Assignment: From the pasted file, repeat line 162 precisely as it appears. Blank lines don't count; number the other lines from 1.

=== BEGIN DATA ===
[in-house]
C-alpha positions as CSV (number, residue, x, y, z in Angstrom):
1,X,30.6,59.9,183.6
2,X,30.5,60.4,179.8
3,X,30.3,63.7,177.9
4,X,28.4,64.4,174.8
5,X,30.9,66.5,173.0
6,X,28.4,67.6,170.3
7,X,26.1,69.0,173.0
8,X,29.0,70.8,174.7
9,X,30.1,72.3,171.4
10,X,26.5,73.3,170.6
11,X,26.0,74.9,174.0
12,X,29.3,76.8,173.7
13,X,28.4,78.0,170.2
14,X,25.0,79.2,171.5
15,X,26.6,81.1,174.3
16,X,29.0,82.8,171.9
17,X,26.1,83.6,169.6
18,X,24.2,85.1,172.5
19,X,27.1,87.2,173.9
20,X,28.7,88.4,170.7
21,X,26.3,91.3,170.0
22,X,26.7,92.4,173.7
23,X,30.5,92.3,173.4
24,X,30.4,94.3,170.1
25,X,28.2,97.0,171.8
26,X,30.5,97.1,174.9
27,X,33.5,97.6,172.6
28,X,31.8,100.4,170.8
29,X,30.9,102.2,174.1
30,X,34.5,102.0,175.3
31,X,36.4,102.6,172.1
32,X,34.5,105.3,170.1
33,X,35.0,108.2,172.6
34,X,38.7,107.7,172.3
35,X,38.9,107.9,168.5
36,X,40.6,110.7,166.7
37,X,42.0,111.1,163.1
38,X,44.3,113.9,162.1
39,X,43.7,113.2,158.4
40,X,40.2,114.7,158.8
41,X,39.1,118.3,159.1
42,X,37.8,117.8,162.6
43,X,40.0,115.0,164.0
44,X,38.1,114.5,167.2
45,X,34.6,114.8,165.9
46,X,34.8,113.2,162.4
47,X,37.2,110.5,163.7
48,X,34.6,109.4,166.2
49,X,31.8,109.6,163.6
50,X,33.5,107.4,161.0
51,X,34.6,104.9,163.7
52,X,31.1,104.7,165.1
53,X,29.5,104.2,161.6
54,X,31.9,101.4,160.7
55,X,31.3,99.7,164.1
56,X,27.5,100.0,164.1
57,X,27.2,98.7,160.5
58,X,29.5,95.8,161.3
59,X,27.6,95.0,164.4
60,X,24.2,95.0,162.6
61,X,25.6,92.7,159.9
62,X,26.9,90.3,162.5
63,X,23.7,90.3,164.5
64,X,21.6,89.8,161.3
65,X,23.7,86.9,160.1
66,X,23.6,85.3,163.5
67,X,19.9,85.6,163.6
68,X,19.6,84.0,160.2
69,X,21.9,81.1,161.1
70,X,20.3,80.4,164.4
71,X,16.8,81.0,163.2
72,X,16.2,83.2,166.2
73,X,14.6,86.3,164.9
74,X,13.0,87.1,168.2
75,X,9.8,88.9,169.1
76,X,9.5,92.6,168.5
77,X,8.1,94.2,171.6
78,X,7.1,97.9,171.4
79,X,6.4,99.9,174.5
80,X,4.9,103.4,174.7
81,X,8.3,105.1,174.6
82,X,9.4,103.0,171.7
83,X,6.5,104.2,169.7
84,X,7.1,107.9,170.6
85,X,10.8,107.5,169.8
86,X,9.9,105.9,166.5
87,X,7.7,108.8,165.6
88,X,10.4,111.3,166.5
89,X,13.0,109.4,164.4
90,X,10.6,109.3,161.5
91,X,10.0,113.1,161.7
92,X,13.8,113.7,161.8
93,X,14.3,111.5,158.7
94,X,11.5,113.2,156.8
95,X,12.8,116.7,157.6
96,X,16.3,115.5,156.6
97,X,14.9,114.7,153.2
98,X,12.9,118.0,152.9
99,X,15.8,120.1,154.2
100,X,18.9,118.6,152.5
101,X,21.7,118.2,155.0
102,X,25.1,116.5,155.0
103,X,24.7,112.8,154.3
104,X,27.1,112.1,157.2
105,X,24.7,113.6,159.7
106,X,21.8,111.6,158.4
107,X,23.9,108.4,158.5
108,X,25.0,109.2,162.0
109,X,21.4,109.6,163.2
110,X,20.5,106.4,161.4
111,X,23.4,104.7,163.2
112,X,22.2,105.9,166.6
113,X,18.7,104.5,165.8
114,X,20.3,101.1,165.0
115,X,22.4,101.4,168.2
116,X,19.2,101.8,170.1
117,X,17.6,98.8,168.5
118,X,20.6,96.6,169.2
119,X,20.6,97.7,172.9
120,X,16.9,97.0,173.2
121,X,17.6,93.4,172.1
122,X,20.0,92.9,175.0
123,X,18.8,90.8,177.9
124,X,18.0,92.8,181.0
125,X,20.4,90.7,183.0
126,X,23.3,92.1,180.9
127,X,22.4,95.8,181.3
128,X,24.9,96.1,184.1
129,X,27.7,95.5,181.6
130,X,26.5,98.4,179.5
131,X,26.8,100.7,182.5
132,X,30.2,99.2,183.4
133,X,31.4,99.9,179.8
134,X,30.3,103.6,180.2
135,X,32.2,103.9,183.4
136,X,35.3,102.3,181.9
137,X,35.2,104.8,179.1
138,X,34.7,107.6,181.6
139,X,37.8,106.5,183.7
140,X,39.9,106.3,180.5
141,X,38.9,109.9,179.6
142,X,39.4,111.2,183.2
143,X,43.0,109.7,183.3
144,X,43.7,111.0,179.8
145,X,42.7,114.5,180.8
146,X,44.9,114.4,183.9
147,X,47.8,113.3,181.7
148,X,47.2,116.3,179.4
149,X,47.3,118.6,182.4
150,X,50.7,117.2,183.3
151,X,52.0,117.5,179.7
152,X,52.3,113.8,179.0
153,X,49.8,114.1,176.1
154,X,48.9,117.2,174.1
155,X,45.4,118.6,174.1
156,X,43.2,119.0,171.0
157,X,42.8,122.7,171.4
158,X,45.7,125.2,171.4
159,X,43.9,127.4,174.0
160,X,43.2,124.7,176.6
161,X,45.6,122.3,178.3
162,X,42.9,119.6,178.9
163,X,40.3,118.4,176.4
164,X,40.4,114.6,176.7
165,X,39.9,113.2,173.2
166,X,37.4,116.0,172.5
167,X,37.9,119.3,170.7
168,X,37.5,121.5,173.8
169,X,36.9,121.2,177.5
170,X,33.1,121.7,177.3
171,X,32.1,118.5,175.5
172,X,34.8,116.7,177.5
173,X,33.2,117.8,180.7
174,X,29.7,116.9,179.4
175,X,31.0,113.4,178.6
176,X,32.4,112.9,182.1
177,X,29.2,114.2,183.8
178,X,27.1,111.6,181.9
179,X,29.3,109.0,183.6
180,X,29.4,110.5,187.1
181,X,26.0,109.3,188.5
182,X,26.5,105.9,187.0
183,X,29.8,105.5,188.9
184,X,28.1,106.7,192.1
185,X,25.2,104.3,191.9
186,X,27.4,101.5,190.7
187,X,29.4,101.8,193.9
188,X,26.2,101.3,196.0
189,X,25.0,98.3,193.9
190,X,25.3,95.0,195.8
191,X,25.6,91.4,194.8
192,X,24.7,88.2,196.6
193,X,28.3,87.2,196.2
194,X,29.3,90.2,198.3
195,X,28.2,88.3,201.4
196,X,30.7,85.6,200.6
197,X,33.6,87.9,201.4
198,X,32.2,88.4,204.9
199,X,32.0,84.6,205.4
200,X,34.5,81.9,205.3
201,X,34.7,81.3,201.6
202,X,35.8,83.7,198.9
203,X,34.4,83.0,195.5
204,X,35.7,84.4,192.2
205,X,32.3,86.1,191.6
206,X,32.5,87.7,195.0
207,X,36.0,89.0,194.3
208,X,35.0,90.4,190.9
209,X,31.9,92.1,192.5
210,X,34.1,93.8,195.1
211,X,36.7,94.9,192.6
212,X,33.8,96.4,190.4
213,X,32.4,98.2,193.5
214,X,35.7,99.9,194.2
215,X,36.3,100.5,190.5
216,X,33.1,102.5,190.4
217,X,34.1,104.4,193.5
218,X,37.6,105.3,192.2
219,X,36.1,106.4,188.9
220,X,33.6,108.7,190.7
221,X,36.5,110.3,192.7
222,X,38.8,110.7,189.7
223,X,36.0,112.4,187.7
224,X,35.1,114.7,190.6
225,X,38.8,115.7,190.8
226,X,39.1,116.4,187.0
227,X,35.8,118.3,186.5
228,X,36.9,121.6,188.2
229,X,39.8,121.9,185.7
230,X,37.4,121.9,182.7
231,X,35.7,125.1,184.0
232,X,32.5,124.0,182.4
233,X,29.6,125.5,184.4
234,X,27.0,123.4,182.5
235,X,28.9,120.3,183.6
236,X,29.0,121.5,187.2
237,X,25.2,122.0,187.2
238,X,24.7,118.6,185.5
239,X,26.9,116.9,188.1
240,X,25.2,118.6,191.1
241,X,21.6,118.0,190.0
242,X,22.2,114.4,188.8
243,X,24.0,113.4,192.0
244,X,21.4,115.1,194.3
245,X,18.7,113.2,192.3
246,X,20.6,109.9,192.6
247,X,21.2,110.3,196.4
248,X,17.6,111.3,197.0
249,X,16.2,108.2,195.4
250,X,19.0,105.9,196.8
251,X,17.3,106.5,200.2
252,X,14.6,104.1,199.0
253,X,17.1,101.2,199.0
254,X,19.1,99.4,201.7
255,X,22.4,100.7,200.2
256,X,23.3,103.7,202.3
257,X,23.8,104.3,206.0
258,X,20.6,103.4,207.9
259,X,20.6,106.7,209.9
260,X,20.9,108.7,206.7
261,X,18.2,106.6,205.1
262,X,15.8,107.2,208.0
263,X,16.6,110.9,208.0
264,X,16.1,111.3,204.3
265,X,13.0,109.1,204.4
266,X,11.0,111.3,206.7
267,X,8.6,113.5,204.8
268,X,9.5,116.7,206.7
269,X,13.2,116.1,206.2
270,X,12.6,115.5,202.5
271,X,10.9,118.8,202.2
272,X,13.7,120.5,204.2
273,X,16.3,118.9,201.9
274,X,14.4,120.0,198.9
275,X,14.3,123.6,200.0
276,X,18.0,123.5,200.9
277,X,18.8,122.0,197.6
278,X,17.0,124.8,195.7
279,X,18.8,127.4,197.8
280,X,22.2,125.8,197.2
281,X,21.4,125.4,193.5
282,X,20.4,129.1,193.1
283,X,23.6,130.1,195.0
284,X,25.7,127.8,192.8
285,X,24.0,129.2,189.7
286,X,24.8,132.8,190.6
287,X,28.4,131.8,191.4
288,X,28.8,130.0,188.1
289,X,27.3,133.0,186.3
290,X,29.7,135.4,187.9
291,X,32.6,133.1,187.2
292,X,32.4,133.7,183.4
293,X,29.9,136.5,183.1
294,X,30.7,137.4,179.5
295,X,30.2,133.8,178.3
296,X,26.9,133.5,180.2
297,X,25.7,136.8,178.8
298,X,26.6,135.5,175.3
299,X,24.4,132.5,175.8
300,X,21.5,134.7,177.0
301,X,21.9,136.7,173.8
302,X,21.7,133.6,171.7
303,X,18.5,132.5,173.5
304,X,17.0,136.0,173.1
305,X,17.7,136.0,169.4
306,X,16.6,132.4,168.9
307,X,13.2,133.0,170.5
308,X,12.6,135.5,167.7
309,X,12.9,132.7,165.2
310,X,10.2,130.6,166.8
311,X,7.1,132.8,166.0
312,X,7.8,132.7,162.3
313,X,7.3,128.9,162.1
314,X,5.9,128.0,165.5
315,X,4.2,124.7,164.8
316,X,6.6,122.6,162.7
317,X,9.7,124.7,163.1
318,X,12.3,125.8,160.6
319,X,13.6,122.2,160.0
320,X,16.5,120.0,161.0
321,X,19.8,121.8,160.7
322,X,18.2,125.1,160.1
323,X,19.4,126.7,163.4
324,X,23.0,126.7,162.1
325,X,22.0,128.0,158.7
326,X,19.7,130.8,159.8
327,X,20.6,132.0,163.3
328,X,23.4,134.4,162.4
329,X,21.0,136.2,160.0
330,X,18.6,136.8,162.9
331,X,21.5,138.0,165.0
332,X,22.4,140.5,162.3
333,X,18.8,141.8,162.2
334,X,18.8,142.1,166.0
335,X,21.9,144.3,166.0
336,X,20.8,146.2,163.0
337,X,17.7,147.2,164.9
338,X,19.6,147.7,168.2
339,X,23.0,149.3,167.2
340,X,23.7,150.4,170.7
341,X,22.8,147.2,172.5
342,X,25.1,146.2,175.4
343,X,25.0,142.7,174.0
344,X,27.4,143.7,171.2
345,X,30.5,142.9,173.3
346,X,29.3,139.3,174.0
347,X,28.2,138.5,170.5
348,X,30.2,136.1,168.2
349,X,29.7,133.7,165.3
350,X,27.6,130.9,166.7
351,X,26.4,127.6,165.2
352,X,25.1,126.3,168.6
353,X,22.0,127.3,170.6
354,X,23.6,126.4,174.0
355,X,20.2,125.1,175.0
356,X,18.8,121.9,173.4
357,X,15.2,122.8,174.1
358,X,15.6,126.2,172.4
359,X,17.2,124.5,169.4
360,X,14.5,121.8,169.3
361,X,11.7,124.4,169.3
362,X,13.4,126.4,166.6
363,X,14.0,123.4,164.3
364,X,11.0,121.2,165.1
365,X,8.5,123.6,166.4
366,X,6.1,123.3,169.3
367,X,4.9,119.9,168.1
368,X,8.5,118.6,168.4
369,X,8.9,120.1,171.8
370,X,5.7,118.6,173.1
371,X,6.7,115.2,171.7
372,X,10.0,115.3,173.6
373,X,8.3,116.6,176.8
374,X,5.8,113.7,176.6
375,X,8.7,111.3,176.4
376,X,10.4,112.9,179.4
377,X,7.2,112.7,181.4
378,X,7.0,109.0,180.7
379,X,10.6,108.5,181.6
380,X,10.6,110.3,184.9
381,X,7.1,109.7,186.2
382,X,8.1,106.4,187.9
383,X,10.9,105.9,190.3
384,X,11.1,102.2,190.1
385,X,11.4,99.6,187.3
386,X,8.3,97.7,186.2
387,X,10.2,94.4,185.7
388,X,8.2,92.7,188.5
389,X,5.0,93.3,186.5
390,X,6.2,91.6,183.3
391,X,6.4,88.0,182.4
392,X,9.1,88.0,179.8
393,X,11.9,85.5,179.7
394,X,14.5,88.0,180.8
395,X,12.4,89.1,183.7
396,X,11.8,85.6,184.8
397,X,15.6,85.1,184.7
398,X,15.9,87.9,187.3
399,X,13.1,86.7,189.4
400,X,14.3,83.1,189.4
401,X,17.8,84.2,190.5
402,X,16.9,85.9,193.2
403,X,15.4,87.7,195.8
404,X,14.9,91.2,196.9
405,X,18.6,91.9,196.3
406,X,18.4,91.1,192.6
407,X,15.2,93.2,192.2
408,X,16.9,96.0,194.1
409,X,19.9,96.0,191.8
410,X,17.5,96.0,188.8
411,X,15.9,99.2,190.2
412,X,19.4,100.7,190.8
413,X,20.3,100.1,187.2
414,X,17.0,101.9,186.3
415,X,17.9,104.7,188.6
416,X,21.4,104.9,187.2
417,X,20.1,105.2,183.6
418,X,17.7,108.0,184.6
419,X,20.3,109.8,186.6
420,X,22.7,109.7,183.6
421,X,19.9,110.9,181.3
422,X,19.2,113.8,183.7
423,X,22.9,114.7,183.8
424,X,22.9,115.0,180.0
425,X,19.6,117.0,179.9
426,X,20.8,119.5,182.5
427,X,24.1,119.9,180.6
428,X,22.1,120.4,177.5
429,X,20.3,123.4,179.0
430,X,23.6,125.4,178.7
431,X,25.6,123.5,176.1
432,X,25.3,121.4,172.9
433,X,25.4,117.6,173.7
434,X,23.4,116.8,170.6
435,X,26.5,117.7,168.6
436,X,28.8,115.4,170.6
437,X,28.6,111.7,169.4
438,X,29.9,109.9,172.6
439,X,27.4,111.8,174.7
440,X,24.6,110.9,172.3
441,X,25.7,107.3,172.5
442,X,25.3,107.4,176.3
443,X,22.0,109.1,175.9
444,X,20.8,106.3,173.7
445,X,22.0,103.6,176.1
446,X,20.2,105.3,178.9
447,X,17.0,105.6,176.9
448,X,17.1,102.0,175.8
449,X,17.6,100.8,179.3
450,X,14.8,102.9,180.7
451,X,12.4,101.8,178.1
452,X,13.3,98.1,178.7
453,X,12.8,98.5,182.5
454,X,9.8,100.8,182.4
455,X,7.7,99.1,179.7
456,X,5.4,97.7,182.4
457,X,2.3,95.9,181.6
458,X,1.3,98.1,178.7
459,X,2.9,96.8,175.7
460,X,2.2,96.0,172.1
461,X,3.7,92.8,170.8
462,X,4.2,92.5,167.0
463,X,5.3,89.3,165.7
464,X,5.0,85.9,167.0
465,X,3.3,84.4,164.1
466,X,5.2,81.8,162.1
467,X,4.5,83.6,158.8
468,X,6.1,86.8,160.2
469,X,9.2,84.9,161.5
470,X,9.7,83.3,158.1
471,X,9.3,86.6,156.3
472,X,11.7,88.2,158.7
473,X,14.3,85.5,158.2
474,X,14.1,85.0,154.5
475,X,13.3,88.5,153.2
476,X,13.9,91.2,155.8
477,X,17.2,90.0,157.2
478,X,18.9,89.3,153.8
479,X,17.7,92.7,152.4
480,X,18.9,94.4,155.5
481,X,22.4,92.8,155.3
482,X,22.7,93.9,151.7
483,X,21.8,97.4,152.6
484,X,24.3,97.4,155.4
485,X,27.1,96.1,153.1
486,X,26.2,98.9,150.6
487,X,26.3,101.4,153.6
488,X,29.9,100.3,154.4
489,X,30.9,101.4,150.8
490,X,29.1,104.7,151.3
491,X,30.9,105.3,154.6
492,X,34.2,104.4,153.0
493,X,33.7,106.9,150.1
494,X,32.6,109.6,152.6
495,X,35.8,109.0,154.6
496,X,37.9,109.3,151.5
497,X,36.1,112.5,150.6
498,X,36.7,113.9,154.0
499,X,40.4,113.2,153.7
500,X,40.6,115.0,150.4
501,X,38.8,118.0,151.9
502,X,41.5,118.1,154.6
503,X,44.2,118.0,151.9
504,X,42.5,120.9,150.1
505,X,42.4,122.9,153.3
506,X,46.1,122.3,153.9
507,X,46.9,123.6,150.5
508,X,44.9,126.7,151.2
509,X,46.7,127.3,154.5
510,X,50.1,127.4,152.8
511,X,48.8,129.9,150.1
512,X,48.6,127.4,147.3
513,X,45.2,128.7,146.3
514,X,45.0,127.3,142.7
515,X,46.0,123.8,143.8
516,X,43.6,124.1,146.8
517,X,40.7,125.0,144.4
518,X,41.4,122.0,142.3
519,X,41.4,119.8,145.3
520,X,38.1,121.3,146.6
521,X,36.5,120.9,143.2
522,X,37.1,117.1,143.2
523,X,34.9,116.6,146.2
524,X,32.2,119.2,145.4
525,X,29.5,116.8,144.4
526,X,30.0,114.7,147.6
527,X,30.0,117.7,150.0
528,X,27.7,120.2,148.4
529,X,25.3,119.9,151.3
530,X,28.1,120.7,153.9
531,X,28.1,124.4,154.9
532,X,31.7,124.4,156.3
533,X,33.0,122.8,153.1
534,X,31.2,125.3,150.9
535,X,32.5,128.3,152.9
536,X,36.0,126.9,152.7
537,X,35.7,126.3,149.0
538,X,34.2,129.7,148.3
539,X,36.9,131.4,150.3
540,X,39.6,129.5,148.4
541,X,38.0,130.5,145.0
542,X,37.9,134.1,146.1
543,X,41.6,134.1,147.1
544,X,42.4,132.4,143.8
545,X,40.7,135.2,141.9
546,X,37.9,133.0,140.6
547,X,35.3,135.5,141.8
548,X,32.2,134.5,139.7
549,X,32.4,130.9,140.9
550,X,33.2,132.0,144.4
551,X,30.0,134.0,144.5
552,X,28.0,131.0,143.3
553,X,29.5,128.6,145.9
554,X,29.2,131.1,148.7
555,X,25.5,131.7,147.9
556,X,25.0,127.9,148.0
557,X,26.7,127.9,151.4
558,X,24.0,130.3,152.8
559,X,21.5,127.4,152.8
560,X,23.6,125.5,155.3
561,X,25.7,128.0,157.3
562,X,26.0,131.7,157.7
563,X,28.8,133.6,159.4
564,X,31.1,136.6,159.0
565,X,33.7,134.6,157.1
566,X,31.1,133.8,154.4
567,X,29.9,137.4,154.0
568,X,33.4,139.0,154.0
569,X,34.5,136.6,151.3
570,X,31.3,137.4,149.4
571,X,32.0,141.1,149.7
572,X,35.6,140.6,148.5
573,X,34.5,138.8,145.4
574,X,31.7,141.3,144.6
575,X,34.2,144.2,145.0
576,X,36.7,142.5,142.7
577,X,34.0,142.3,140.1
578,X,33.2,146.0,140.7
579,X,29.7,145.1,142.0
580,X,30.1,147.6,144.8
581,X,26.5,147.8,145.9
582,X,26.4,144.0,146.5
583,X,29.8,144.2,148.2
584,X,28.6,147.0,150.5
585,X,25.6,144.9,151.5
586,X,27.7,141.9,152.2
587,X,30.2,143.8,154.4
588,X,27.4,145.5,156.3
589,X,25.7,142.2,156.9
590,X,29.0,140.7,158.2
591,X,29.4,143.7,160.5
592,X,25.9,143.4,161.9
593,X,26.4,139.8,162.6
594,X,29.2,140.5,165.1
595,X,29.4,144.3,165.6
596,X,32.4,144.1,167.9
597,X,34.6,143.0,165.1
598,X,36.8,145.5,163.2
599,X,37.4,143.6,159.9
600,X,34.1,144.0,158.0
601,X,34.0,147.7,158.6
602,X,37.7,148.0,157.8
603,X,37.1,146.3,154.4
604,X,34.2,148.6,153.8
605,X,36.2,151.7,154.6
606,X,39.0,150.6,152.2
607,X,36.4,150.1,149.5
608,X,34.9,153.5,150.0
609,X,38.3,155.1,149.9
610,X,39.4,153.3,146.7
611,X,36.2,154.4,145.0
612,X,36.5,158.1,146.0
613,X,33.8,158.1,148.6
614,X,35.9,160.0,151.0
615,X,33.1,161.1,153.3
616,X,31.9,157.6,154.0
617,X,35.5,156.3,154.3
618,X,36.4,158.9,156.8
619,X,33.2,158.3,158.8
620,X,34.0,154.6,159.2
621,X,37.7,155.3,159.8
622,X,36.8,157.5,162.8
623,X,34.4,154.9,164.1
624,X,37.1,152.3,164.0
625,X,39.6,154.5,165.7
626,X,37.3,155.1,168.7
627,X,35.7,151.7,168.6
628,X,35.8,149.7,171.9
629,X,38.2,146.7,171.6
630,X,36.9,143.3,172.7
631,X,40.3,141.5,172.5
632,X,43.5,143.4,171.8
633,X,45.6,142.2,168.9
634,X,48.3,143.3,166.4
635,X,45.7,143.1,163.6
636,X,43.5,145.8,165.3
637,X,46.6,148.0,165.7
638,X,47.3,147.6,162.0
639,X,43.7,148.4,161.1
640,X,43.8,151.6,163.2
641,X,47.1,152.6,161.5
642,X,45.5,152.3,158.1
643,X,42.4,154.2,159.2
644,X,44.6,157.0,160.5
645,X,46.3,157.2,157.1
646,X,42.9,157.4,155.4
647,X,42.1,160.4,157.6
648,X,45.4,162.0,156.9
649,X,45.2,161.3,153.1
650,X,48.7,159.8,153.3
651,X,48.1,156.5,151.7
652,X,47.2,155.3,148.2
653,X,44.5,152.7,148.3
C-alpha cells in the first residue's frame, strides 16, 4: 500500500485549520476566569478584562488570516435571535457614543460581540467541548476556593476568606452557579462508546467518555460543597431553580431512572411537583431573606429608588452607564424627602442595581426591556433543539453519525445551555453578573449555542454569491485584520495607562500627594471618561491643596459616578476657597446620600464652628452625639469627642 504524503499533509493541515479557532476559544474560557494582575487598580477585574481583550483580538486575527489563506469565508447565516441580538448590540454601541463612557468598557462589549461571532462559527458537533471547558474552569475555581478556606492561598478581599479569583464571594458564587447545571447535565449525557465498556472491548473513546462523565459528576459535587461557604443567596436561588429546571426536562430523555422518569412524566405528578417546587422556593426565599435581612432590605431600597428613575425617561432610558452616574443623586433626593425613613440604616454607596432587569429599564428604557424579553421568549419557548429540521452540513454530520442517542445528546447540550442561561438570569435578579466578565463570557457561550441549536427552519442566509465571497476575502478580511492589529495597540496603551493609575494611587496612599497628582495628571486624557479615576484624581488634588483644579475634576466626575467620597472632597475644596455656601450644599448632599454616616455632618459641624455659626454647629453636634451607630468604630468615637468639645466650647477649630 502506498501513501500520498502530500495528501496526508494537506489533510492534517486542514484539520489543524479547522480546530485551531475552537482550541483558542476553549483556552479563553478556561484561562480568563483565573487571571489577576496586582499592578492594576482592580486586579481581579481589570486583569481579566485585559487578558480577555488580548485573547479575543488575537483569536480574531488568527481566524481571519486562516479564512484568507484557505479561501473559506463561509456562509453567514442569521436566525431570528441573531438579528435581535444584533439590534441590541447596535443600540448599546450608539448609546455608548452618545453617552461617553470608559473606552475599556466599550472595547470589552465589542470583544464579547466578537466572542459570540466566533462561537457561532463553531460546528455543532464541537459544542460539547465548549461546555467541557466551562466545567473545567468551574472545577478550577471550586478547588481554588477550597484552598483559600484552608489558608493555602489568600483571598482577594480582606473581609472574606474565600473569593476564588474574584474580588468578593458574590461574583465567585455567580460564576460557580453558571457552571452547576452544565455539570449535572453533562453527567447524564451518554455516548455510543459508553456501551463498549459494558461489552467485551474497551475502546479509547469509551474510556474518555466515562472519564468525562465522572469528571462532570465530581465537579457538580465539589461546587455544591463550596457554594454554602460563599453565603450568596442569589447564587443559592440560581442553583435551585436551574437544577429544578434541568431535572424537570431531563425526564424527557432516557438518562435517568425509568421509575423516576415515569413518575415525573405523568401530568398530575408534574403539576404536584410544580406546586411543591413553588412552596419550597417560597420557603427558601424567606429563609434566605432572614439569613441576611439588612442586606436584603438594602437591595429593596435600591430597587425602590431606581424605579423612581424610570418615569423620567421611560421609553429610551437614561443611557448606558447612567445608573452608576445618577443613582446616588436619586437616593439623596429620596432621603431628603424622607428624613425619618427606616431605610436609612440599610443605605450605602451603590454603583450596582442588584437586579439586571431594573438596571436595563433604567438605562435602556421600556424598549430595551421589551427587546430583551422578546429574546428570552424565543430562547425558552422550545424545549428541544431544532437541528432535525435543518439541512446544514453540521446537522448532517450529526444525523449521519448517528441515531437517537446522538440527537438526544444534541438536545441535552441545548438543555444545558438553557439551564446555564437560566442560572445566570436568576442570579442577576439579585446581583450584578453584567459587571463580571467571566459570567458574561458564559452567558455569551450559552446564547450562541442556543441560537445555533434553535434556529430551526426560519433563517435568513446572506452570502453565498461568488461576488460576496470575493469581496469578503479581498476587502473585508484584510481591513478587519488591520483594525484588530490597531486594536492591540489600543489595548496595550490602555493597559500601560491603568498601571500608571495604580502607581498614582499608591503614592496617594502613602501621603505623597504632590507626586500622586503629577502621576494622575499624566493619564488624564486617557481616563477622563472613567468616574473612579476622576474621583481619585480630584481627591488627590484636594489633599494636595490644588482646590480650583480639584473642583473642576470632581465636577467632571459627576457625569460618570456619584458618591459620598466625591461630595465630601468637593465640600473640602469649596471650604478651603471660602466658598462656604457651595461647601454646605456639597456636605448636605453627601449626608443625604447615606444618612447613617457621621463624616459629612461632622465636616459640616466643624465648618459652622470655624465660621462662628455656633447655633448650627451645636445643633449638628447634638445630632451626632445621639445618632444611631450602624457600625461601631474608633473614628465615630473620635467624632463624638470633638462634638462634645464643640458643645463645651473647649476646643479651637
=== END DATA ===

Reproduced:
160,X,43.2,124.7,176.6